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Islington’s community comes together a year after the Finsbury Park terrorist attack

One year after the Finsbury Park terrorist attack, Islington is hosting a series of events to commemorate the victims, pay tribute to those affected and celebrate the strength and spirit of the borough’s community.


On 19 June 2017, in a targeted attack, far-right extremist Darren Osborne drove a van into a crowd of pedestrians on Whadcoat Street, just off Seven Sisters Road in Finsbury Park. Many of those struck down were leaving night-time Ramadan prayers at the nearby Muslim Welfare House. Father-of-four Makram Ali was killed in the attack, and many others were injured.


One year later, Islington’s community is coming together to remember the attack, as well as the way the community has stood together and supported each other in the face of tragedy.


Events planned are as follows:

  • At 9.30am on Tuesday 19 June, Islington Council will hold a minute’s silence on the steps of the Town Hall in memory of the attack. Islington Councillors, local faith and community leaders, emergency services workers who assisted the victims and members of the public will gather beforehand to hear words of remembrance.


  • On the evening of Monday 18 June and into the early hours of Tuesday 19 June, as part of an initiative by the Mayor of London and the Greater London Authority, there will be a light display of the phrase #LondonUnited on the outside of Muslim Welfare House in Finsbury Park.  The #LondonUnited light projections mark the anniversaries of the four terrorist attacks in London last year and are designed to bring the city together in an act of solidarity. The phrase has been projected onto the Houses of Parliament and London Bridge and will also be projected onto Parsons Green Tube station to mark the anniversaries of the attacks.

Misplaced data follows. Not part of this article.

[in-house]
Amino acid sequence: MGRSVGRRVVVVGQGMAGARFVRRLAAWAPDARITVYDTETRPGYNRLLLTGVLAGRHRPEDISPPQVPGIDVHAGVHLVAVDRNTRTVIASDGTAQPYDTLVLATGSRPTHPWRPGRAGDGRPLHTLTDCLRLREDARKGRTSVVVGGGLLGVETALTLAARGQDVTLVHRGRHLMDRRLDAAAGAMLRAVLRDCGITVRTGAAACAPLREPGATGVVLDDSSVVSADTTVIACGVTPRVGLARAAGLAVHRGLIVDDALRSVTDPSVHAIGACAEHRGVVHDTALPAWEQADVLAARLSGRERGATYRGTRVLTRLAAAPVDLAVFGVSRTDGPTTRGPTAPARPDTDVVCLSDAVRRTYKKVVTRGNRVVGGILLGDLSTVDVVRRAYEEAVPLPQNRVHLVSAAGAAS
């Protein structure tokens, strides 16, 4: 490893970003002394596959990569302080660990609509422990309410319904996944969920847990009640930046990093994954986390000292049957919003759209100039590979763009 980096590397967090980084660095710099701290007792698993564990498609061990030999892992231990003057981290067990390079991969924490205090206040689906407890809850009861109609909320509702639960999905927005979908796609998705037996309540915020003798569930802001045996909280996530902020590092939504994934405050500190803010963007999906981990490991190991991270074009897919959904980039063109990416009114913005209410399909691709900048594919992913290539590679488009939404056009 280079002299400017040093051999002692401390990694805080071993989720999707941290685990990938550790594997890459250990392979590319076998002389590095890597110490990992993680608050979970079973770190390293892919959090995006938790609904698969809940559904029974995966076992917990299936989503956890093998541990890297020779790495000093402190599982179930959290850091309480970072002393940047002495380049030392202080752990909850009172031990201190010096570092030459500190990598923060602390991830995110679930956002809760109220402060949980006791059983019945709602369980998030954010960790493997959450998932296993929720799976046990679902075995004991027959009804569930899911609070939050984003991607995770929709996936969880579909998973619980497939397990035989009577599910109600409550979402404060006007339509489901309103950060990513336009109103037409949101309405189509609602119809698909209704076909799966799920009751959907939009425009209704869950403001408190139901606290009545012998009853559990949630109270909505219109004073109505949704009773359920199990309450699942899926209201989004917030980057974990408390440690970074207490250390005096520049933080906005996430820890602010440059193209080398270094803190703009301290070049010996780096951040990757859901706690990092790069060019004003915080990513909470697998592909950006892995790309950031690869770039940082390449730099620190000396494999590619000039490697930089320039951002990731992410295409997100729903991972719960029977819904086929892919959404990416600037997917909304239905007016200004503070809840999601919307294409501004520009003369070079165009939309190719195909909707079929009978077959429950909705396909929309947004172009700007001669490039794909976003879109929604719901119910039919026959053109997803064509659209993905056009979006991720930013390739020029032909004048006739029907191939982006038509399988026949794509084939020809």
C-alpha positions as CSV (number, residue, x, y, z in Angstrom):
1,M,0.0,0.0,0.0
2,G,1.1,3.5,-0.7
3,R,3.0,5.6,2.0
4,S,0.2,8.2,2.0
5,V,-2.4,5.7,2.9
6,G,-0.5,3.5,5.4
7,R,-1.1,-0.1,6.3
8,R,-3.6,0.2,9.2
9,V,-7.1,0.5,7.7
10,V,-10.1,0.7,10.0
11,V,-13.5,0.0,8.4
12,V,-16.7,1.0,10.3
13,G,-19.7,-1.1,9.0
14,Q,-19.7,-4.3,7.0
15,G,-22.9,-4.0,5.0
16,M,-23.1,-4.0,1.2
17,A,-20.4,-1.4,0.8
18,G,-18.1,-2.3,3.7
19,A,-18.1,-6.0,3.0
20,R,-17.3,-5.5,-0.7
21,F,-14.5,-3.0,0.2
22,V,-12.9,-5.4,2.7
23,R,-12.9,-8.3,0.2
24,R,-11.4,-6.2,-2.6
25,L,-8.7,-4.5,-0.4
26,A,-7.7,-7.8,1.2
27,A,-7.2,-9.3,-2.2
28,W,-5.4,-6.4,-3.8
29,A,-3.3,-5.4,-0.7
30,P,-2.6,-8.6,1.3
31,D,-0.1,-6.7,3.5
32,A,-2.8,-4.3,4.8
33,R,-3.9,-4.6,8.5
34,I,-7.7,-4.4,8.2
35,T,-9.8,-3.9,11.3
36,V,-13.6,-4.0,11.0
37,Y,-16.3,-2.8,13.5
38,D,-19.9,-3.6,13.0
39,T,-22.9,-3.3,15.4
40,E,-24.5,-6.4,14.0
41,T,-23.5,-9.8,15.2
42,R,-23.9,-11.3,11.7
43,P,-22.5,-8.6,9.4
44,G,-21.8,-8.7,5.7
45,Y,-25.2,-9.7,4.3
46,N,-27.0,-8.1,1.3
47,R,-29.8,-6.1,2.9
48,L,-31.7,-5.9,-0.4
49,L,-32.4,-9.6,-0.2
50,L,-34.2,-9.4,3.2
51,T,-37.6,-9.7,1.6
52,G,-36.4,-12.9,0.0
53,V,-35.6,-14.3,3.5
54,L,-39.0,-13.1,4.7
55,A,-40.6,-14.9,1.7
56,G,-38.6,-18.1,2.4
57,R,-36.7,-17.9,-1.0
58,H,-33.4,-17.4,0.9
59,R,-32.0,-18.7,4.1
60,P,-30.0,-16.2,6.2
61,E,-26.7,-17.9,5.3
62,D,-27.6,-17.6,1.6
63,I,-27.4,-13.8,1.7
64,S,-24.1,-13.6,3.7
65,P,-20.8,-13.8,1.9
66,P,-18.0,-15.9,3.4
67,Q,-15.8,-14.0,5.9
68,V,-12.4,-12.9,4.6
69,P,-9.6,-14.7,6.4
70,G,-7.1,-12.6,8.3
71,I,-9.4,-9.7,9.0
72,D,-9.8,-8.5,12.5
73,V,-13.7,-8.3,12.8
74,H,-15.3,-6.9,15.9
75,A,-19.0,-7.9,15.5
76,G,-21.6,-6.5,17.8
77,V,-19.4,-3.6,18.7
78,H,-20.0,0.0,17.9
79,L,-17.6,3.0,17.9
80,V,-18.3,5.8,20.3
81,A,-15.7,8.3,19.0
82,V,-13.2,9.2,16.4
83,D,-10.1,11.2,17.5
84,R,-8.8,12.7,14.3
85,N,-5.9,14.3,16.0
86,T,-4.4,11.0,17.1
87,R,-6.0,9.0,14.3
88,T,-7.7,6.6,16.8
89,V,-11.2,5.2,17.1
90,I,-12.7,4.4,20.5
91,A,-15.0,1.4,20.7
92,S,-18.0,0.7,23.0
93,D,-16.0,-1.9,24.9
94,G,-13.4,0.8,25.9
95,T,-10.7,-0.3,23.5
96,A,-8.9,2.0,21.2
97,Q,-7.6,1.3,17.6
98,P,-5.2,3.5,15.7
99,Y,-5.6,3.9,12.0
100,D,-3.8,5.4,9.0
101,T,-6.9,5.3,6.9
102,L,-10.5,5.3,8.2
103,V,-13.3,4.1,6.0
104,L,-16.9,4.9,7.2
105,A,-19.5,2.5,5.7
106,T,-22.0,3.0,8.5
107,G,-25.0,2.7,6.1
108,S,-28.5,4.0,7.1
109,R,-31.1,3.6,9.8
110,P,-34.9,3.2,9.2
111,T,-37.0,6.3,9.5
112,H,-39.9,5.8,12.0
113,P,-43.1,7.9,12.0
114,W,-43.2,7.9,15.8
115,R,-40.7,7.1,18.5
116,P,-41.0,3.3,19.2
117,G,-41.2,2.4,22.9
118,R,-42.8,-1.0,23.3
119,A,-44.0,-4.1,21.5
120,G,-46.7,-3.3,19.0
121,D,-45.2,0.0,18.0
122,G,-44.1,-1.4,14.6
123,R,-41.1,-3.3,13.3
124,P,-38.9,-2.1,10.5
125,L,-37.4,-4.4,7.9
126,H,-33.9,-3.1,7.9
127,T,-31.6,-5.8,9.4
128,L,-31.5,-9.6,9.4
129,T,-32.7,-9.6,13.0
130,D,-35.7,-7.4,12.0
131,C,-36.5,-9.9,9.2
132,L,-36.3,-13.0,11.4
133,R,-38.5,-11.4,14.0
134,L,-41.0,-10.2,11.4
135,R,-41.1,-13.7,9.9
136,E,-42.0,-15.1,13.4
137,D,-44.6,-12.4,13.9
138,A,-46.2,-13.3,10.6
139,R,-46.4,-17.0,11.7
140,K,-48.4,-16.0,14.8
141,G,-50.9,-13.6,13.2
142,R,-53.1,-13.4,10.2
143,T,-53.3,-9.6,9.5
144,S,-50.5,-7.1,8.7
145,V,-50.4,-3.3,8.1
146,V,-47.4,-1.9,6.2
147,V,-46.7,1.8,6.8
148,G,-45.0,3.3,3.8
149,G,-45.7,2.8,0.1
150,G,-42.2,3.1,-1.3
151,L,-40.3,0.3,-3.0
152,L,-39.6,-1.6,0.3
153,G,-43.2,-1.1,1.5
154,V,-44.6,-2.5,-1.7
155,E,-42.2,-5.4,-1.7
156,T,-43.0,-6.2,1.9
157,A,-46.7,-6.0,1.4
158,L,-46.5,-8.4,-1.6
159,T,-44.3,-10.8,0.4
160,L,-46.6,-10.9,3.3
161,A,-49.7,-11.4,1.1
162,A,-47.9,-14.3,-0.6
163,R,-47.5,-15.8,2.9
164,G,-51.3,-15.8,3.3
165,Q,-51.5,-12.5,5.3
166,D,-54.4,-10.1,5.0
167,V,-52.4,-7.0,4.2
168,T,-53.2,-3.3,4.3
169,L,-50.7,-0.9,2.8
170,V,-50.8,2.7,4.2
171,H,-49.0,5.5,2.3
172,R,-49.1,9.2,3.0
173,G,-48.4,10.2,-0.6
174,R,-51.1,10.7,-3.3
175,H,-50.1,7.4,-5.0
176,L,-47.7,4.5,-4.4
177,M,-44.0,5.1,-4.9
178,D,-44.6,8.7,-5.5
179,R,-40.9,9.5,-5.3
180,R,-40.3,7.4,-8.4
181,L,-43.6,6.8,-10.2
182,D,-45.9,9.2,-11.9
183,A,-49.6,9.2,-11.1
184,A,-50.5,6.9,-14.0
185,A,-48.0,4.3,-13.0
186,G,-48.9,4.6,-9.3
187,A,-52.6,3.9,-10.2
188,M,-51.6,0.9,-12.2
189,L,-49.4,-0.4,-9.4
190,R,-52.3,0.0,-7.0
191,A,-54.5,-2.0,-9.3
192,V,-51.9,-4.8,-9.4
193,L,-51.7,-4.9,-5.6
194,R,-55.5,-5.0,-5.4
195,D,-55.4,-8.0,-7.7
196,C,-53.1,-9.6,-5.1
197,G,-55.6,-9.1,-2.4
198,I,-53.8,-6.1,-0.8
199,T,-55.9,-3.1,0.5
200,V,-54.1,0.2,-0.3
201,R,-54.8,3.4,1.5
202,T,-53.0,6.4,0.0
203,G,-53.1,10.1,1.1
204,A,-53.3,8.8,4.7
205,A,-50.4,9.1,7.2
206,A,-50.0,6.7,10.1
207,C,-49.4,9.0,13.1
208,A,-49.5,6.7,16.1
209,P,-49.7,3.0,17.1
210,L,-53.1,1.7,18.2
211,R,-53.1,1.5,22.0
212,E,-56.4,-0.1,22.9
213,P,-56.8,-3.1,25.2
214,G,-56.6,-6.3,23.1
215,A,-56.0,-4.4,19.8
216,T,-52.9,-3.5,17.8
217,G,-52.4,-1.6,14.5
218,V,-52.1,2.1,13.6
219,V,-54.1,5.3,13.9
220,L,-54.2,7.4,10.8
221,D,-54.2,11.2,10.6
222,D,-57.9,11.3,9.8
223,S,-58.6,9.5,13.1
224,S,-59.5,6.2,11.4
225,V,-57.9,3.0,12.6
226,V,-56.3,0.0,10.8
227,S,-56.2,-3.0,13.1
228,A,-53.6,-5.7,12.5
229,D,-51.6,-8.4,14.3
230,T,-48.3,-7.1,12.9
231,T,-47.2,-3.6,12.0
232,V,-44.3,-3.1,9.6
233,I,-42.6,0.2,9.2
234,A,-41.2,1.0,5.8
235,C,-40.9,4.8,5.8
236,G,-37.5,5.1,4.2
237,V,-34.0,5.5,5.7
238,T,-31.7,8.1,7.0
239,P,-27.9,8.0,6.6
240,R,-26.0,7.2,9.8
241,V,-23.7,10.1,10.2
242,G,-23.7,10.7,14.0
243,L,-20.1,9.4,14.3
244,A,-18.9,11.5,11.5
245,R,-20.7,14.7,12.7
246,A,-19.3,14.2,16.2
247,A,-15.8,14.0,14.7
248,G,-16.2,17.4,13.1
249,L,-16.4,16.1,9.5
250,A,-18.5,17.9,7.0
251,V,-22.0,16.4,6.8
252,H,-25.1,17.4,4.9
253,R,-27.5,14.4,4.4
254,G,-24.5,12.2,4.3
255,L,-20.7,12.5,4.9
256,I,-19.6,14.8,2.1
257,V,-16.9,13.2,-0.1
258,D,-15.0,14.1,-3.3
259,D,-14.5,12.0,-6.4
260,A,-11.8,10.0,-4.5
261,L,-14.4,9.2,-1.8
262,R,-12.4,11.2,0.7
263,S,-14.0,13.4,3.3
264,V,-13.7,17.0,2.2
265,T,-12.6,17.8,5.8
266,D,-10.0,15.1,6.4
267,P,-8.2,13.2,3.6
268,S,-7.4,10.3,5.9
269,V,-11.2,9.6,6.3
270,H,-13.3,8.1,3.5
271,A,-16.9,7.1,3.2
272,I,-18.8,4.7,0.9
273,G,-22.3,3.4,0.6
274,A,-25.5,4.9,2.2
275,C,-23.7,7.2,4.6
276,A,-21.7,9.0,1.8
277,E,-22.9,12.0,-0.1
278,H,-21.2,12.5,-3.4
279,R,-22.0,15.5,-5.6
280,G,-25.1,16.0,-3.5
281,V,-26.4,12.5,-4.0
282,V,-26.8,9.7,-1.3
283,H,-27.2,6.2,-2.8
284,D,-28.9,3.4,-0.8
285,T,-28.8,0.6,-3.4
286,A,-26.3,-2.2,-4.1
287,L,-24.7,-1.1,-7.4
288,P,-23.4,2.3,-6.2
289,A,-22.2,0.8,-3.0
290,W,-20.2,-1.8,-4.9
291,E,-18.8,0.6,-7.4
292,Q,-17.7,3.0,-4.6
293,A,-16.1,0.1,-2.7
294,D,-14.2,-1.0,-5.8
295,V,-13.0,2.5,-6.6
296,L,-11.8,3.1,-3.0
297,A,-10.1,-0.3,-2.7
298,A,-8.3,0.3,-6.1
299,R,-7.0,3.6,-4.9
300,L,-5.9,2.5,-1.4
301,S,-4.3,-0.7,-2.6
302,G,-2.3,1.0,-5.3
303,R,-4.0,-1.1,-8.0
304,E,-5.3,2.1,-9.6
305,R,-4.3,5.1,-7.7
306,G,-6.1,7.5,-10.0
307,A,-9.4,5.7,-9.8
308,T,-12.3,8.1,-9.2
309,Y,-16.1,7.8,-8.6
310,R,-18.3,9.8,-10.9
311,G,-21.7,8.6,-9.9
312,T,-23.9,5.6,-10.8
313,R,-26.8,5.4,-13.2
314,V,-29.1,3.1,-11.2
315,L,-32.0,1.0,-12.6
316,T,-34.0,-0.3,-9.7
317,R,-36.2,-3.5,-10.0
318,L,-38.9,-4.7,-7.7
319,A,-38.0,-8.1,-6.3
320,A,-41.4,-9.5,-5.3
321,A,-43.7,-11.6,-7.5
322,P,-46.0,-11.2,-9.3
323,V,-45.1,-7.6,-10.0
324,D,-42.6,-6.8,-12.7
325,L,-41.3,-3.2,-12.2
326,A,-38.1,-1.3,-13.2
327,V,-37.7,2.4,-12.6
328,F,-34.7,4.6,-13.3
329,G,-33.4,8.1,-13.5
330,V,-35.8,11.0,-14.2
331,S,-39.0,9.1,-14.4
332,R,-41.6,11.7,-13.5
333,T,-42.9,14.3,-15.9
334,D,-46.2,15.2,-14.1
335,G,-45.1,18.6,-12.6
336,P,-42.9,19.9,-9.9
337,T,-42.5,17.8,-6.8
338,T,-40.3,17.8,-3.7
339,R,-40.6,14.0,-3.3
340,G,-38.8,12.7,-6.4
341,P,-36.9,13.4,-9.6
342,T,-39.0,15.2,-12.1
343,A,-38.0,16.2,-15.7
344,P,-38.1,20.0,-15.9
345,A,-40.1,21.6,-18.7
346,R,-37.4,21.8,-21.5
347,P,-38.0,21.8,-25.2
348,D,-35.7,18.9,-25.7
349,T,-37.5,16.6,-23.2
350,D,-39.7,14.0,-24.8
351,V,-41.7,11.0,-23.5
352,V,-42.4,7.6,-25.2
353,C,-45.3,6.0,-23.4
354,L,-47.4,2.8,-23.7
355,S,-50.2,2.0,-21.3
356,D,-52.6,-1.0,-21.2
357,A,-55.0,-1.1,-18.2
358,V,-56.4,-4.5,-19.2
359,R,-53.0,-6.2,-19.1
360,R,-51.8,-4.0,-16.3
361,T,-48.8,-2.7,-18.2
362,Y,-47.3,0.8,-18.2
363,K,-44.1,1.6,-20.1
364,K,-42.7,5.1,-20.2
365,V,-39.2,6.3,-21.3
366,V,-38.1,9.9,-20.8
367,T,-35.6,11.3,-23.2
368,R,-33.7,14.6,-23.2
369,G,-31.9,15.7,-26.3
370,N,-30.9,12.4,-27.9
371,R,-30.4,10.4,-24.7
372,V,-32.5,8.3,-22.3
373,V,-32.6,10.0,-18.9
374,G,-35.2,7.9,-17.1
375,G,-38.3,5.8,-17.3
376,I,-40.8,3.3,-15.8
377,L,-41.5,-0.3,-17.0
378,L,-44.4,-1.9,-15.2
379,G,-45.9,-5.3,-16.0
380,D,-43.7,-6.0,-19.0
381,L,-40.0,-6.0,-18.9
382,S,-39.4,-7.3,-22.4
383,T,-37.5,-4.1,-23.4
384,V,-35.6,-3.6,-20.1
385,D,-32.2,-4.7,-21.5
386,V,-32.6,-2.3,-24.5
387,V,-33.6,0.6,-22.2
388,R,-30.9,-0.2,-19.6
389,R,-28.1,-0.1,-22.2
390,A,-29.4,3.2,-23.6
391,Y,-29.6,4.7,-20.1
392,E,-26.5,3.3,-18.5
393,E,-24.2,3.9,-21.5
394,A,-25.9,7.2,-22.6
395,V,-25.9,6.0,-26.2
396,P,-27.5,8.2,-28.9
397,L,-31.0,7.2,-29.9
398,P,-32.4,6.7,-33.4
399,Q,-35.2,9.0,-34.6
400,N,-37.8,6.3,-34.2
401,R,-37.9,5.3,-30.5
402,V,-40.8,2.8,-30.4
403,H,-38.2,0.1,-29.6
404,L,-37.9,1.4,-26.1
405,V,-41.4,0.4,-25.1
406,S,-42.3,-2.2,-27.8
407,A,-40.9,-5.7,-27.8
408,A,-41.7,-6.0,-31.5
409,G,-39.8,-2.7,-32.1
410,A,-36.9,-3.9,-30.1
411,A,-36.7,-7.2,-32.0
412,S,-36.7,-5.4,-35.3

• On Saturday 23 June, the Islington Faiths Forum is hosting a ‘Great Get Together’, from 2:00pm-3:30pm in the courtyard of Muslim Welfare House to show strength as a united community, recognising the impact of the attack and bringing diverse sections of the community together in peace and mutual understanding.

Muslim Welfare House and Finsbury Park Mosque also recently hosted a community Street Iftar, which is a celebratory meal to break the fast during the Islamic holy month of Ramadan. The on-street meal on Wednesday 6 June brought people together to celebrate the local community spirit one year after the terrorist attack. The event was attended by over 1,500 people and was organised in partnership with Islington Council and the charity Muslim Aid.


Cllr Richard Watts, leader of Islington Council, said:


“One year ago, a terrorist attack took the life of Makram Ali, injured many others, and changed the lives of all those affected. This was a hate-filled, targeted attack, designed to incite fear, but instead of driving us apart it has brought us closer together.”


“I have been deeply moved to see our community stand stronger than ever to reject that message of hate and fear. We have stood together, we have supported each other, and we have demonstrated that love and understanding are more powerful than fear.” 


"I am so proud today to be part of this community, to stand in solidarity and to say that, in the face of hatred, this community is united.”


Notes to Editor: